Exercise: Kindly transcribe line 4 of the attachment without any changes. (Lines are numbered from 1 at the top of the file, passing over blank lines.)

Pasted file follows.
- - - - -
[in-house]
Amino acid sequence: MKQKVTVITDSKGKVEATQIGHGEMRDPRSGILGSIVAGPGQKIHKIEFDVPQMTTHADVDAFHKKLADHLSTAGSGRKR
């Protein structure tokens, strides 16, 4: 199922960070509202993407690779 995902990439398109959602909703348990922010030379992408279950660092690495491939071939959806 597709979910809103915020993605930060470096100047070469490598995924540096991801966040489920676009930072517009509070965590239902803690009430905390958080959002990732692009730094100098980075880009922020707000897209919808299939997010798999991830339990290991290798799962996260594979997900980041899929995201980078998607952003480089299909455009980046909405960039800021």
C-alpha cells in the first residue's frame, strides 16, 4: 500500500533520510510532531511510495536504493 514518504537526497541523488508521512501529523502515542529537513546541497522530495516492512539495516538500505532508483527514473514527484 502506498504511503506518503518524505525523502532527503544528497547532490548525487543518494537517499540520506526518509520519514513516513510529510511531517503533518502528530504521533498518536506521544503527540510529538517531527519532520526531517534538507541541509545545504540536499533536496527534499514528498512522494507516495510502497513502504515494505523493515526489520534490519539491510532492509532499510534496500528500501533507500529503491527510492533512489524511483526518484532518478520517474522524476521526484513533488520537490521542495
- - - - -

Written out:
C-alpha cells in the first residue's frame, strides 16, 4: 500500500533520510510532531511510495536504493 514518504537526497541523488508521512501529523502515542529537513546541497522530495516492512539495516538500505532508483527514473514527484 502506498504511503506518503518524505525523502532527503544528497547532490548525487543518494537517499540520506526518509520519514513516513510529510511531517503533518502528530504521533498518536506521544503527540510529538517531527519532520526531517534538507541541509545545504540536499533536496527534499514528498512522494507516495510502497513502504515494505523493515526489520534490519539491510532492509532499510534496500528500501533507500529503491527510492533512489524511483526518484532518478520517474522524476521526484513533488520537490521542495